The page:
The extended Cab 4×4 Rangers used a two-piece rear driveshaft through 1997. In stock form, the only problem with the 2-piece shaft is that the rubber carrier bearing bushing can fall apart and need to be replaced. A failed carrier bearing can make a knocking sound in the driveline that is consistent with driveline rotation/wheel speed. If you’ve installed a suspension lift on your vehicle, the bearing tends to wear out much quicker. Many Ranger owners that install suspension lifts on pre-1998 extended cab Rangers either lower the carrier bearing (look HERE for more information) or replace the 2-piece driveshaft with a 1-piece driveshaft from a 1998 and newer model (look HERE for more information).
Photo of 1-piece driveshaft (top) and 2-piece driveshaft with carrier bearing (bottom)
Here is the instructions if you simply need to replace the carrier bearing:
1) Remove the driveshaft from the vehicle.
2) Separate the driveshaft from the coupling shaft maintaining proper orientation.
3) Remove the nut retaining the half round yoke to the coupling shaft and remove the yoke.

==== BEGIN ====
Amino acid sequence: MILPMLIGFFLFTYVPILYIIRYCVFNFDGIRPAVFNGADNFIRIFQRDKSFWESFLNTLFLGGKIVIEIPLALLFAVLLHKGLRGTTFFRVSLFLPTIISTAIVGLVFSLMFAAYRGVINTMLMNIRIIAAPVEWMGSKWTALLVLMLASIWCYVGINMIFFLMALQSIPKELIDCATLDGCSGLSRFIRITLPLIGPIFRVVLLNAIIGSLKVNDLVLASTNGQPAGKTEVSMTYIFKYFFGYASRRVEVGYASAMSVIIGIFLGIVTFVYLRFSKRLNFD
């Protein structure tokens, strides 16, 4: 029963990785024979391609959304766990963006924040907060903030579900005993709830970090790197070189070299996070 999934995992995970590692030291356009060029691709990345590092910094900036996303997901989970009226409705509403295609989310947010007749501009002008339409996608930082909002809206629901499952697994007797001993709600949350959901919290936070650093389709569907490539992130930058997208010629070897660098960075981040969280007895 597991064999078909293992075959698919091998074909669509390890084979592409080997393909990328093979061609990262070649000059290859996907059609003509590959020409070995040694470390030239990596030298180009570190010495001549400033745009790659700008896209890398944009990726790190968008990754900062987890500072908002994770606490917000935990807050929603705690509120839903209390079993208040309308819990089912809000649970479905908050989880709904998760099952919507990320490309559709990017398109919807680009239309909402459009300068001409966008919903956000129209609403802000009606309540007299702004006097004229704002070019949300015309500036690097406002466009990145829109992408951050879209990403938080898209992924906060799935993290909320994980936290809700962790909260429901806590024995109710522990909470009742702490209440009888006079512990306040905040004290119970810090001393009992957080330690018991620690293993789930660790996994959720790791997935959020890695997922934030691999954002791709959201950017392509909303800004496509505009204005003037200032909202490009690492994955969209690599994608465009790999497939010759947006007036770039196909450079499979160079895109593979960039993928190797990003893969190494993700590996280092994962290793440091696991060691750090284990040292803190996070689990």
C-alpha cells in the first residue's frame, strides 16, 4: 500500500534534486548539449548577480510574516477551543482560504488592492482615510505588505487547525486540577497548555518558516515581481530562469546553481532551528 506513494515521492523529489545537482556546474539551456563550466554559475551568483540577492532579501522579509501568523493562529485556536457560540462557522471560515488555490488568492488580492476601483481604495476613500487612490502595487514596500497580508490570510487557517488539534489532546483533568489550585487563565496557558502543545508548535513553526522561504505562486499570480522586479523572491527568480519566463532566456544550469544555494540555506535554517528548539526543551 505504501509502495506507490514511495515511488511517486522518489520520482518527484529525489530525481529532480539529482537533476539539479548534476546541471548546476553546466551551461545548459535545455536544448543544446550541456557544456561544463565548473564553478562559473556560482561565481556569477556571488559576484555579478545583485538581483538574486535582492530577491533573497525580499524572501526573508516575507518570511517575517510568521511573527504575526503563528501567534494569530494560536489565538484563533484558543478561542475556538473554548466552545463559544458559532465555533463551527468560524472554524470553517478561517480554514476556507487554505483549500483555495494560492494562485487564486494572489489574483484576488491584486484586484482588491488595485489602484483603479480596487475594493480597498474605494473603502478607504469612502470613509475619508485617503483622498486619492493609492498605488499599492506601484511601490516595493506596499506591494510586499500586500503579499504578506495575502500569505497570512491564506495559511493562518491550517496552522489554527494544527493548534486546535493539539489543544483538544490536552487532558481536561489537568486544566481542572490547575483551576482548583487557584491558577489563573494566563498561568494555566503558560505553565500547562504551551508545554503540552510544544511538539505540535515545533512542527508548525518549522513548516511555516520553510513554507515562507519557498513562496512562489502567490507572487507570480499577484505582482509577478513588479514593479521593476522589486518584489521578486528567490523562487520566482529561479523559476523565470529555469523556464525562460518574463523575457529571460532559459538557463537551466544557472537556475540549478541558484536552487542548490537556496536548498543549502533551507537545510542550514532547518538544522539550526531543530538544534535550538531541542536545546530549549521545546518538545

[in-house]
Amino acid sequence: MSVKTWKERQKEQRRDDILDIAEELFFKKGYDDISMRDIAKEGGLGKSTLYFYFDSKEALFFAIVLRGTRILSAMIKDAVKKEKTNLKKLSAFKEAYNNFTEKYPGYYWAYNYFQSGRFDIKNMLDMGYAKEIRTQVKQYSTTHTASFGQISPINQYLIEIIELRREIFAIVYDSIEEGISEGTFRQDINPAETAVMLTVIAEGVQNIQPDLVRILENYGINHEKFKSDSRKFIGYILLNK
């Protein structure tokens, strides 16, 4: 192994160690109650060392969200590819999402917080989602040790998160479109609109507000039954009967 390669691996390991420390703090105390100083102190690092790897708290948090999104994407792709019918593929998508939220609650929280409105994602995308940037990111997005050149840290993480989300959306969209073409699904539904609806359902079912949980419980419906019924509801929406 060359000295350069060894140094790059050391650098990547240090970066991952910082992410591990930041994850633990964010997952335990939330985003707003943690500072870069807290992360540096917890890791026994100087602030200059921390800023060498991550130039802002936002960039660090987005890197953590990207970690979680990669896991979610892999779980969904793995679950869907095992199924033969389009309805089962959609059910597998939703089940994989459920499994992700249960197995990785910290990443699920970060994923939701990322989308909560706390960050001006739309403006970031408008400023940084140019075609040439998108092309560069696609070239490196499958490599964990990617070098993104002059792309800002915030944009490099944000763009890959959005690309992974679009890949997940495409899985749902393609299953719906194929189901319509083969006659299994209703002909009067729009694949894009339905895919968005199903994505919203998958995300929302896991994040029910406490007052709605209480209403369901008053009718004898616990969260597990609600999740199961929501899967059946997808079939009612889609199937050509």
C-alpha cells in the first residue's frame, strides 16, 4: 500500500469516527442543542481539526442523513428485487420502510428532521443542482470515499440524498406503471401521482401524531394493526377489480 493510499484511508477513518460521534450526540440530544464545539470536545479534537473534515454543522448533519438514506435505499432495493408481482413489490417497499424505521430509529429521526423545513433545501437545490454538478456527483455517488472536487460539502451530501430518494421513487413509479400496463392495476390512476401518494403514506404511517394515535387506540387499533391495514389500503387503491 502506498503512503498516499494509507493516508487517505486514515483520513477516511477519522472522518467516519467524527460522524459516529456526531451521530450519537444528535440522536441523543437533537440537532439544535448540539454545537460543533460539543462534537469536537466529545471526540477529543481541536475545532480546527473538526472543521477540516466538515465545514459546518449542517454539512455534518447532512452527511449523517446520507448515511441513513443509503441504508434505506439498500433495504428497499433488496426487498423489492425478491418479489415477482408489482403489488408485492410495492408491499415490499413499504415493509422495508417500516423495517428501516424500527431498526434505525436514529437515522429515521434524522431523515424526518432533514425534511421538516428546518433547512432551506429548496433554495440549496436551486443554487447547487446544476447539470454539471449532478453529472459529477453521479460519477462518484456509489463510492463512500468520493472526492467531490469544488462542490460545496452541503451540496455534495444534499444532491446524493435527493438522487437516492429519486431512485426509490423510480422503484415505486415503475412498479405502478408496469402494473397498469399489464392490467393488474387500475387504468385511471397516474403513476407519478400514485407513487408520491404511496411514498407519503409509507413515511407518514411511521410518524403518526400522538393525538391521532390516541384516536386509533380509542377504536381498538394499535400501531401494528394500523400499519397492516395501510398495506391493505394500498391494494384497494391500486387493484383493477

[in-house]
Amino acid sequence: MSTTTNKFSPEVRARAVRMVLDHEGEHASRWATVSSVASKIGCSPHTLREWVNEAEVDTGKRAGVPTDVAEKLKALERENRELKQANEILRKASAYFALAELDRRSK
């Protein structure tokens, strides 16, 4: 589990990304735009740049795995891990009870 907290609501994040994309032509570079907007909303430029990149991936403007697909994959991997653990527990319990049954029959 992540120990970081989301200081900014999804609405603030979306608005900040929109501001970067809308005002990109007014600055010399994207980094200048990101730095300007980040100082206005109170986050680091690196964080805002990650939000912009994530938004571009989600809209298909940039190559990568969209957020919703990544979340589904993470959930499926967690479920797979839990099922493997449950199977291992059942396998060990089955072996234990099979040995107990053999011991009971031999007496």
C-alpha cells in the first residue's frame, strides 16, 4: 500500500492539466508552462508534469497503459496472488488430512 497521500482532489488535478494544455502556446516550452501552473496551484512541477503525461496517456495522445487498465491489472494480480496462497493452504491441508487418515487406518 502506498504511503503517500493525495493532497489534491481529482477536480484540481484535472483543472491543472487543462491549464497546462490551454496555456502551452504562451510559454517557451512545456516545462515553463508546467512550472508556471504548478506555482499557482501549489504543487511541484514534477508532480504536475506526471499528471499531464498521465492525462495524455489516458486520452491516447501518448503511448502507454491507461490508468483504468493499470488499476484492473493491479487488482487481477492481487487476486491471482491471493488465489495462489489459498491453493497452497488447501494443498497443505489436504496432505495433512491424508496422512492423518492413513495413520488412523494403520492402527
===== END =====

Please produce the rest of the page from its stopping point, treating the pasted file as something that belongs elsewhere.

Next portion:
4) Check the center bearing support for wear by rotating the outer area while holding the coupling shaft. If any wear or roughness is evident, replace the bearing.
5) Inspect the rubber insulator for evidence of hardness, cracking or deterioration. Replace if damaged in any way.
6) Re-install the coupling shaft yoke.
NOTE: Be sure the yoke is re-installed on the coupling shaft in the same orientation as it was originally installed. The orientation is critical so that proper driveshaft balance and U-joint phasing is maintained. Tighten the retaining nut to 100–120 ft. lbs. (135–162Nm).
7) Re-assemble the driveshaft to the coupling shaft, maintaining proper orientation.